BERLIN – During the five years leading into retirement, there’s an almost inevitable change in how you focus on this time in your life. You’ve likely already dealt with the overarching issues such as maximizing your savings and investing to grow your portfolio over time, so that you can generate the income you’ll need to support the lifestyle you want. You’ve also probably started thinking about how you’ll cover health care costs and where you’d like to live. Now you’re at the point where you should be taking concrete steps to reach the goals you’ve identified. Developing a long-term strategy earlier in your career and saving towards your goals will have done much to allay any anxieties you might have about the future. But you’ve still got some decisions to make.
With just five years to go until you retire, you certainly don’t want to be exposed to too much risk. This is an ideal time to speak with your financial advisor about how best to balance your need for income with your desire for continued growth of your portfolio. There’s a good chance that growth stocks may well still play a role in your portfolio as you approach retirement. In fact, being overly conservative with your investments just before you retire could limit your opportunity to keep or exceed the pace of inflation.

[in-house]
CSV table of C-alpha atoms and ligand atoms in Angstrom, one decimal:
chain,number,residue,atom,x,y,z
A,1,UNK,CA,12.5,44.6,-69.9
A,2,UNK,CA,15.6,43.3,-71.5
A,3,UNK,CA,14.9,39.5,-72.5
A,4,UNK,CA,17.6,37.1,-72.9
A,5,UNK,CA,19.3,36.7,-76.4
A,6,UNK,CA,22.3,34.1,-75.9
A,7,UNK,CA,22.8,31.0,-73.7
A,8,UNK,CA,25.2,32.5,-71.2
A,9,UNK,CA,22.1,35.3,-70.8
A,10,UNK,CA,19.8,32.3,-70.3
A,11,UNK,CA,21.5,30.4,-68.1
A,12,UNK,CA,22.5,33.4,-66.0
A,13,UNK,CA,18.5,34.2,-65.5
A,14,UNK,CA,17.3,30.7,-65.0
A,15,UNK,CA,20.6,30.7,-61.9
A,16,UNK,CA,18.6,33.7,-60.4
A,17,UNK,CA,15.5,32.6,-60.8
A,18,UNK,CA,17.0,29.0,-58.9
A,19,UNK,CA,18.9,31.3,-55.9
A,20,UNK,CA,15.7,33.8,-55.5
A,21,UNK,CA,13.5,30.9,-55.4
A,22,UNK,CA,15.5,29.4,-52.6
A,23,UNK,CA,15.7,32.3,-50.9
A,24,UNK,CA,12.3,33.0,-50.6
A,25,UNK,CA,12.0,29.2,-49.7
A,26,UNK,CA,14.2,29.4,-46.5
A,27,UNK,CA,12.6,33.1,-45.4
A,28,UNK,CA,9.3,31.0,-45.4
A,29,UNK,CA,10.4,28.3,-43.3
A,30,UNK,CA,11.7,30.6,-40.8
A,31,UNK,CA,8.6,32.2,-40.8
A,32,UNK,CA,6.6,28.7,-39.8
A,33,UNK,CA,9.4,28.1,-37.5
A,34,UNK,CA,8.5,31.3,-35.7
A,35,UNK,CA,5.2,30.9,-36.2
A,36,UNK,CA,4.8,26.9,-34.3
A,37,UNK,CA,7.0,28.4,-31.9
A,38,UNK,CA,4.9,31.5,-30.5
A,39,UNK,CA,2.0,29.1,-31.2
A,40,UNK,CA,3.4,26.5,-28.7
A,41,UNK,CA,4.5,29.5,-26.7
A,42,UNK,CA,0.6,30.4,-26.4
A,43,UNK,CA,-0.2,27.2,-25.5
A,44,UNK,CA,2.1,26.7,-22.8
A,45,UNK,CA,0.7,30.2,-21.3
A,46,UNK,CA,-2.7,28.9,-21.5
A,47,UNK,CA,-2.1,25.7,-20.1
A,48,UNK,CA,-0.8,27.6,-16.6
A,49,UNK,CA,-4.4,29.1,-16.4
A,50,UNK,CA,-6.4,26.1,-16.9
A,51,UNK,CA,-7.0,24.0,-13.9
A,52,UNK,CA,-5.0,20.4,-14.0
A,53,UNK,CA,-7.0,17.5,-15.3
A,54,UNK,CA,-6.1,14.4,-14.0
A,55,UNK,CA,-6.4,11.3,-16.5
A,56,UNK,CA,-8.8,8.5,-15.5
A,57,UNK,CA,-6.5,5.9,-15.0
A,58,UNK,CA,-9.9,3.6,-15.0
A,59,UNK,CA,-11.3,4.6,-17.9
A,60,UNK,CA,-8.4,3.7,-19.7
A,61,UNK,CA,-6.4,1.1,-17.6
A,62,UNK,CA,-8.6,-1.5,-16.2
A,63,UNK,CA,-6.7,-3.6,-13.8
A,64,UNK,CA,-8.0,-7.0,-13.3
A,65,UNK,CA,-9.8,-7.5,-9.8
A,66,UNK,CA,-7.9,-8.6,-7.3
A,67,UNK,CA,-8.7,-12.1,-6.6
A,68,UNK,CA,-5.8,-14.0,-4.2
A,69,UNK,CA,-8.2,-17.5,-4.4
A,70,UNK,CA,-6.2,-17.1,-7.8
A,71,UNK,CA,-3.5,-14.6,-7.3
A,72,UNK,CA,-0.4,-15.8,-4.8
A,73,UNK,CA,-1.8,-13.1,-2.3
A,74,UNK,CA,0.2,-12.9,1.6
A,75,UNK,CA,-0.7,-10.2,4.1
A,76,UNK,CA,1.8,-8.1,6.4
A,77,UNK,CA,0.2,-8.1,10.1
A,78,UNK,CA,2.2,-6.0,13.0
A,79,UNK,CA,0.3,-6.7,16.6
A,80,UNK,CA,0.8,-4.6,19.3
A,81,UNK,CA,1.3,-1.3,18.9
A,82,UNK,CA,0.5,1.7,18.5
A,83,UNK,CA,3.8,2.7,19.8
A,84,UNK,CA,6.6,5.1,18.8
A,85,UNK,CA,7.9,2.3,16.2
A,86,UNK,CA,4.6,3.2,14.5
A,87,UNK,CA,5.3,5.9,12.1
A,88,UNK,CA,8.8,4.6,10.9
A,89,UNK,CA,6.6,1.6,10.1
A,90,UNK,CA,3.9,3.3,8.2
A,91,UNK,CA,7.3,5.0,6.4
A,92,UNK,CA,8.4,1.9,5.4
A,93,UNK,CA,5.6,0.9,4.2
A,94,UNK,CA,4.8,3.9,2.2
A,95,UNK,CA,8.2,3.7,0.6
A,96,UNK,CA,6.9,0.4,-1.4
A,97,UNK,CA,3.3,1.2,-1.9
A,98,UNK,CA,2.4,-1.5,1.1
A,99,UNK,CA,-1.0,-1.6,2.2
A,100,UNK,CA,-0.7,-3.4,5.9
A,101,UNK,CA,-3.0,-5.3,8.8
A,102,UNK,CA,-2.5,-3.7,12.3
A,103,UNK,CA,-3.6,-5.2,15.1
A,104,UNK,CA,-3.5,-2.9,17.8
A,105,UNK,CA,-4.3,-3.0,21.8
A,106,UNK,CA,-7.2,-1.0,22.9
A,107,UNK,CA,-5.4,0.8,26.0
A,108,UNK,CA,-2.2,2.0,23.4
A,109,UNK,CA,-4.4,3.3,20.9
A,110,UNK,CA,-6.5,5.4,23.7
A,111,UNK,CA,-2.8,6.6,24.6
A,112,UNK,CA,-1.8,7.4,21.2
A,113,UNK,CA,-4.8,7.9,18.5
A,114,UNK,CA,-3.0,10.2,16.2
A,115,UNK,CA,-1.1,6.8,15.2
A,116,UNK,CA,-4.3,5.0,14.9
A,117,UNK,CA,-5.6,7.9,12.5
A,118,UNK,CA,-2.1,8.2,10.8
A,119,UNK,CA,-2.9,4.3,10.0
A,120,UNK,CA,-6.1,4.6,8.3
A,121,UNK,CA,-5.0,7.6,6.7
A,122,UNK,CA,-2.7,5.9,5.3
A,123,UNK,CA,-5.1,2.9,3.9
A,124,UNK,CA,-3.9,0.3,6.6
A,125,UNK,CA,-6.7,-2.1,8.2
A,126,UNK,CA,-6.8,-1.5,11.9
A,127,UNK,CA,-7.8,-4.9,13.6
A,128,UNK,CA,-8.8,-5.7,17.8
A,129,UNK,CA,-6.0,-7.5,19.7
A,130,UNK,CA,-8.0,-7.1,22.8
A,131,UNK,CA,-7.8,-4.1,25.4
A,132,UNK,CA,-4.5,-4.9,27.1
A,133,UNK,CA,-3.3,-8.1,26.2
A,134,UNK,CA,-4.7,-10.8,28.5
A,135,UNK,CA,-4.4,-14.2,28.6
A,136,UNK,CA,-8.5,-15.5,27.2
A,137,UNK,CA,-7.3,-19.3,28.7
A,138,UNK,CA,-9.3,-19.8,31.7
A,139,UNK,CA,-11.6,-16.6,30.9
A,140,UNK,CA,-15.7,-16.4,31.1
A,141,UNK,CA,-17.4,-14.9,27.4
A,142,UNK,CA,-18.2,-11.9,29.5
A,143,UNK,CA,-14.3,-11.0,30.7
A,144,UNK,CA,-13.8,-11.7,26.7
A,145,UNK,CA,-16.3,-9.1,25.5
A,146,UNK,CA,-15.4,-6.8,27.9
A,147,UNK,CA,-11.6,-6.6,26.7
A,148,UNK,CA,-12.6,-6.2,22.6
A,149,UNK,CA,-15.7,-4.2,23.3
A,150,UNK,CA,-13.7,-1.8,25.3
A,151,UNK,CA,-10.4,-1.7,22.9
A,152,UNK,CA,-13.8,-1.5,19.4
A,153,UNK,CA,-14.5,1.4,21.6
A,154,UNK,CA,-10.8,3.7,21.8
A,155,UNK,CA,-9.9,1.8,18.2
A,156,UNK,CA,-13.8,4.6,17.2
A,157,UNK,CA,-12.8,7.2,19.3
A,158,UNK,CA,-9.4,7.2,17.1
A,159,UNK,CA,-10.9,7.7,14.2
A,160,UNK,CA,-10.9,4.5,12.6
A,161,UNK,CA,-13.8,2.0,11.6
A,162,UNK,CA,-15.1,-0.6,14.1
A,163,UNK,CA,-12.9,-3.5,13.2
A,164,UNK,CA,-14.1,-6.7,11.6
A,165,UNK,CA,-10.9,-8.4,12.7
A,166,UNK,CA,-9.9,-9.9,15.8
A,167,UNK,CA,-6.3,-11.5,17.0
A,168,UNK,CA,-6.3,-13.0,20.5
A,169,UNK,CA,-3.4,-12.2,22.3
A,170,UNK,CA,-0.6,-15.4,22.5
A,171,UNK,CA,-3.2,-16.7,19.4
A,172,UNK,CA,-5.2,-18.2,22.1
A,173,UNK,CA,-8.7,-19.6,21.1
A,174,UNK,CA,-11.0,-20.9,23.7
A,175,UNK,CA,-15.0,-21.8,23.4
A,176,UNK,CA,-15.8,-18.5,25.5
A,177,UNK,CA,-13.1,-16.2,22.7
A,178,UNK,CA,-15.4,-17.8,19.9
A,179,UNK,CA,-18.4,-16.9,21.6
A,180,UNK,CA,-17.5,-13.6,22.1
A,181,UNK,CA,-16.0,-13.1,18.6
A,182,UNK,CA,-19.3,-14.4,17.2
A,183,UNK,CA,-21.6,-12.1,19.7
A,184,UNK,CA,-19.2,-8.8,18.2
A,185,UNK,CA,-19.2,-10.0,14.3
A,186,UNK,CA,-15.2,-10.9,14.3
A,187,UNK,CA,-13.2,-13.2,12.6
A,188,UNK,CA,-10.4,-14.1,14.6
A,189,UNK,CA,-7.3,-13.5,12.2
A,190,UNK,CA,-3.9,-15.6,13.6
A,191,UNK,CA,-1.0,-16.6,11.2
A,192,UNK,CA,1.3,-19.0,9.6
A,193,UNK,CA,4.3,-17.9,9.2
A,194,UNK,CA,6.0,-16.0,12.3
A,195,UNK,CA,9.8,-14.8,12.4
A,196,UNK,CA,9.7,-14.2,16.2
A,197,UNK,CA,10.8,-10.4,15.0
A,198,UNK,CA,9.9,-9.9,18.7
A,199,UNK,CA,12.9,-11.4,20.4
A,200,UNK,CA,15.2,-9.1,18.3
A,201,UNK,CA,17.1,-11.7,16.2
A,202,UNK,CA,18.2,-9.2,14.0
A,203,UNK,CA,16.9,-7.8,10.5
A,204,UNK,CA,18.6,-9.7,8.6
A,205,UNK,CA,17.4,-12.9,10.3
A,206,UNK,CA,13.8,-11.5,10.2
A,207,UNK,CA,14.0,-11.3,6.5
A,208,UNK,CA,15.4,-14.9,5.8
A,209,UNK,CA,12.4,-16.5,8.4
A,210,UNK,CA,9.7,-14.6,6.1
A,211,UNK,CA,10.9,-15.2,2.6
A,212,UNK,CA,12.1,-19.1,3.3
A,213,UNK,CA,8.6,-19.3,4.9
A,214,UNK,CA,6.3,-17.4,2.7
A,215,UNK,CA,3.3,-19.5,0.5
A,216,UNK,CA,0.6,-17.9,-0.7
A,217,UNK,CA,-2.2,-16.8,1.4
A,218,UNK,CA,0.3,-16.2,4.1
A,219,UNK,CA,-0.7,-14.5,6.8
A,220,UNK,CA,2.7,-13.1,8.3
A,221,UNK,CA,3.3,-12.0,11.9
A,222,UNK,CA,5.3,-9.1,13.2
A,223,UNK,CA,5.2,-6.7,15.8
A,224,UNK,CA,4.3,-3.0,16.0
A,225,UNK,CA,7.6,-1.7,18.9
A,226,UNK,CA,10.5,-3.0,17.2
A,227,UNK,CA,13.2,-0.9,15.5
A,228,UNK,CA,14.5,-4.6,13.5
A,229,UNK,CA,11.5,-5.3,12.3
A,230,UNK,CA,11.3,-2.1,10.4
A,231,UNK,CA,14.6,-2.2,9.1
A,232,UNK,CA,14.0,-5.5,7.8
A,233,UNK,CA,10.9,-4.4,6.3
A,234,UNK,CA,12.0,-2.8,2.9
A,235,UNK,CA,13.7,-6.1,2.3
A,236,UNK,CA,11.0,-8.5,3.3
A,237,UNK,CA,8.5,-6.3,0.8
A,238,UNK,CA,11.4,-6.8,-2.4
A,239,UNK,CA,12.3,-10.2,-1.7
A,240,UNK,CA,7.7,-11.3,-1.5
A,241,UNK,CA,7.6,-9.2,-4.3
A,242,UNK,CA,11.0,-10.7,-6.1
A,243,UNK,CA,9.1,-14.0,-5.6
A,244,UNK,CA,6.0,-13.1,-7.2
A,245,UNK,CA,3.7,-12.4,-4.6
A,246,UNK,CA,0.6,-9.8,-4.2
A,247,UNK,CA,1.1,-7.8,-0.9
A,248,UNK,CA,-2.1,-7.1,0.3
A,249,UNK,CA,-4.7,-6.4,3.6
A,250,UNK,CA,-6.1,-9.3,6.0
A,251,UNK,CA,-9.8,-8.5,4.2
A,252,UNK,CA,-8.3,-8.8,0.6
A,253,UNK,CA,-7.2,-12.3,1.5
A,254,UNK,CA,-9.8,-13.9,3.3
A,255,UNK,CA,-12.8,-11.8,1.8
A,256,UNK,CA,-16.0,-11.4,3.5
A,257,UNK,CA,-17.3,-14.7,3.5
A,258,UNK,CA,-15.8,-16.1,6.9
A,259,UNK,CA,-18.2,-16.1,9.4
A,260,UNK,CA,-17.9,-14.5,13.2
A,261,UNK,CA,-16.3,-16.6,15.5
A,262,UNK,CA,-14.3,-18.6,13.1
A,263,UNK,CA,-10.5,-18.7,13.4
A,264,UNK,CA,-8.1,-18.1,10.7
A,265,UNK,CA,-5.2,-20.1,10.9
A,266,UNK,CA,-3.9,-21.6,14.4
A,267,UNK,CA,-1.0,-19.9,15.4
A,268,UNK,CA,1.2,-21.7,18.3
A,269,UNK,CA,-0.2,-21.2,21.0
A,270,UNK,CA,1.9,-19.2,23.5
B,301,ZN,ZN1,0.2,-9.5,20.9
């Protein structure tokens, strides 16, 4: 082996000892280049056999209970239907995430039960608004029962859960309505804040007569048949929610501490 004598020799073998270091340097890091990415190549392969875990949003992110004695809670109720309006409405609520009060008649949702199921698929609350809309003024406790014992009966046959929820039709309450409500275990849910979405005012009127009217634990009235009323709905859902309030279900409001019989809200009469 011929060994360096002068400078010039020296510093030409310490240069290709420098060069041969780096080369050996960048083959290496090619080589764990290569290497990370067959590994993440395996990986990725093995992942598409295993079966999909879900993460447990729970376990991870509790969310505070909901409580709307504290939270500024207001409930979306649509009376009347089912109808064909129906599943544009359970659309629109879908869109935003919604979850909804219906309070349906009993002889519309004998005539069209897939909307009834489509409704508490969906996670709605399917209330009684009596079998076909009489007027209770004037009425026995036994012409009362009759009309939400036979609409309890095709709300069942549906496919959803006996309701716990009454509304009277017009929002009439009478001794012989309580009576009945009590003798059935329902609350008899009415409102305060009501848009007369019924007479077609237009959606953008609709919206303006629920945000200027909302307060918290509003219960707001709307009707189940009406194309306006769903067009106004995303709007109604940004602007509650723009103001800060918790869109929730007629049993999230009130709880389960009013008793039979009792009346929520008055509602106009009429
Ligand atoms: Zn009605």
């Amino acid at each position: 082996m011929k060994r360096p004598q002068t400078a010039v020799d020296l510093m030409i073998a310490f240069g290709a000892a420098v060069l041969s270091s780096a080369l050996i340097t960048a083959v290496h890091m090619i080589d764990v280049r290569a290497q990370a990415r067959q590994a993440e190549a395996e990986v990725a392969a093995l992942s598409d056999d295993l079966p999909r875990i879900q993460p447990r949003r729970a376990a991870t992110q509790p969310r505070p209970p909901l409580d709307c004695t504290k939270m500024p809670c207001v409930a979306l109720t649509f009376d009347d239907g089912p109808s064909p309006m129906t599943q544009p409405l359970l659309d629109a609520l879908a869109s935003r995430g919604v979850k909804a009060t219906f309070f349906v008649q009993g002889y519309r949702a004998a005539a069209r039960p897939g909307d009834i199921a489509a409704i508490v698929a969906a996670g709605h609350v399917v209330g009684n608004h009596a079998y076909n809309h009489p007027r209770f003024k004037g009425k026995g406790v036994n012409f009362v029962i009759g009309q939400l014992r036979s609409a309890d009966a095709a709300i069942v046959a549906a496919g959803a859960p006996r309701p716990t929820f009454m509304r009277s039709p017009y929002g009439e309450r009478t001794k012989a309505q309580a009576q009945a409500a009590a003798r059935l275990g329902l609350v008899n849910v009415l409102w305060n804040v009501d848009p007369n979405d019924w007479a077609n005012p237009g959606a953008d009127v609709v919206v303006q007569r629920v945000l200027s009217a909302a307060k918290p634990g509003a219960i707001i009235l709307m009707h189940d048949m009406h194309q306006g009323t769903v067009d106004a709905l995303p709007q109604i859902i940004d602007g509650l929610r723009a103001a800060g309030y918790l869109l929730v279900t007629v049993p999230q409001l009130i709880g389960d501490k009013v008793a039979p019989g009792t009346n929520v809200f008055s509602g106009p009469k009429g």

How do you strike the right balance between safety and growth? According to Vince Grogan, Director of the Retirement Group at Merrill Lynch, “This is a great time to think about how you can establish your guaranteed income base with solutions like a variable annuity, which can provide a guaranteed income floor no matter where the market goes. Even putting a portion of your portfolio into an annuity can help provide growth potential through tax deferral and market participation as well as greater income security.” You may even wish to link certain regular expenses, such as health insurance premiums, to income from predictable sources, whether it’s Social Security, a pension payment, earned income or an annuity.
Potential health care expenses should also figure into your strategy. In fact, another reason many younger retirees stay in the workforce is to draw health benefits. If you plan to retire before age 65, devote some thought to how you’ll bridge the gap — with COBRA or other group coverage — between your end-of-coverage date and the start of your Medicare eligibility.
The run-up to retirement is also a smart time to look into long-term care insurance (LTCI), which can help cover the costs of home health aides or nursing home care. Timing is key here, because the cost to initiate coverage escalates as you grow older.
Where you’ll spend your retirement factors heavily into your retirement plan – If for no other reason than because your location informs your cost of living.
“It’s important to think hard about whether your dream destination, even if it’s your existing backyard, makes sense as a retirement spot,” says Grogan.
Another, nonfinancial, factor to consider is the kind of support system you would have if you moved. You may be leaving behind a network of connections that would need to be replaced.
Ultimately, ensuring that your life in retirement matches your vision should be the motivation behind your decisions in those critical five years before you switch gears. Work with your financial advisor to develop strategies that can enhance your post-career adventure.
(A Merrill Lynch Senior Financial Advisor. She can be reached at 410-213-8520.)